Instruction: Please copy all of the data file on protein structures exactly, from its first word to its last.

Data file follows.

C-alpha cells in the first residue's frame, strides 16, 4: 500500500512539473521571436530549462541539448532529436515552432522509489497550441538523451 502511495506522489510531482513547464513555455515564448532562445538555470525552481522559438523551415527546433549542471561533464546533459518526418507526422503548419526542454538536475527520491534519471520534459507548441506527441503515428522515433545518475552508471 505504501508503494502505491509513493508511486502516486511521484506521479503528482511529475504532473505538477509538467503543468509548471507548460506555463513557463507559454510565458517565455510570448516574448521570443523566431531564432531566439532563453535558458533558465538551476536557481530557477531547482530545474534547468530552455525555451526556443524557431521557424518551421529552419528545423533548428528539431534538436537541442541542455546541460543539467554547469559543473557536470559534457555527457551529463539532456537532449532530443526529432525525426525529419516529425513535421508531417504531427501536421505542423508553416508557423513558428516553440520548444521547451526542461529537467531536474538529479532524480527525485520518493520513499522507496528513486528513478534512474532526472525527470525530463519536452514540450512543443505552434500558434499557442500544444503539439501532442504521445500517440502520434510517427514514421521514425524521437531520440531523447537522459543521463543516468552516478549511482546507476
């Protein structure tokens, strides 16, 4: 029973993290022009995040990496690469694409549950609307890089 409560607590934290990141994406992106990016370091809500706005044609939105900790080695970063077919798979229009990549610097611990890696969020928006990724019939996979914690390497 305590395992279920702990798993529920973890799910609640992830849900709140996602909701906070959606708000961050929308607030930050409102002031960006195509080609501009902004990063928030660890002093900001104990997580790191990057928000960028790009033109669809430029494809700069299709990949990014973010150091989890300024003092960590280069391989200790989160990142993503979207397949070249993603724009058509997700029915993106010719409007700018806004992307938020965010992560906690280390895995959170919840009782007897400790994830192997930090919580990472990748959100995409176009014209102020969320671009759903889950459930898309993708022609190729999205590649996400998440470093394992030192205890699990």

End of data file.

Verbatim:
C-alpha cells in the first residue's frame, strides 16, 4: 500500500512539473521571436530549462541539448532529436515552432522509489497550441538523451 502511495506522489510531482513547464513555455515564448532562445538555470525552481522559438523551415527546433549542471561533464546533459518526418507526422503548419526542454538536475527520491534519471520534459507548441506527441503515428522515433545518475552508471 505504501508503494502505491509513493508511486502516486511521484506521479503528482511529475504532473505538477509538467503543468509548471507548460506555463513557463507559454510565458517565455510570448516574448521570443523566431531564432531566439532563453535558458533558465538551476536557481530557477531547482530545474534547468530552455525555451526556443524557431521557424518551421529552419528545423533548428528539431534538436537541442541542455546541460543539467554547469559543473557536470559534457555527457551529463539532456537532449532530443526529432525525426525529419516529425513535421508531417504531427501536421505542423508553416508557423513558428516553440520548444521547451526542461529537467531536474538529479532524480527525485520518493520513499522507496528513486528513478534512474532526472525527470525530463519536452514540450512543443505552434500558434499557442500544444503539439501532442504521445500517440502520434510517427514514421521514425524521437531520440531523447537522459543521463543516468552516478549511482546507476
């Protein structure tokens, strides 16, 4: 029973993290022009995040990496690469694409549950609307890089 409560607590934290990141994406992106990016370091809500706005044609939105900790080695970063077919798979229009990549610097611990890696969020928006990724019939996979914690390497 305590395992279920702990798993529920973890799910609640992830849900709140996602909701906070959606708000961050929308607030930050409102002031960006195509080609501009902004990063928030660890002093900001104990997580790191990057928000960028790009033109669809430029494809700069299709990949990014973010150091989890300024003092960590280069391989200790989160990142993503979207397949070249993603724009058509997700029915993106010719409007700018806004992307938020965010992560906690280390895995959170919840009782007897400790994830192997930090919580990472990748959100995409176009014209102020969320671009759903889950459930898309993708022609190729999205590649996400998440470093394992030192205890699990």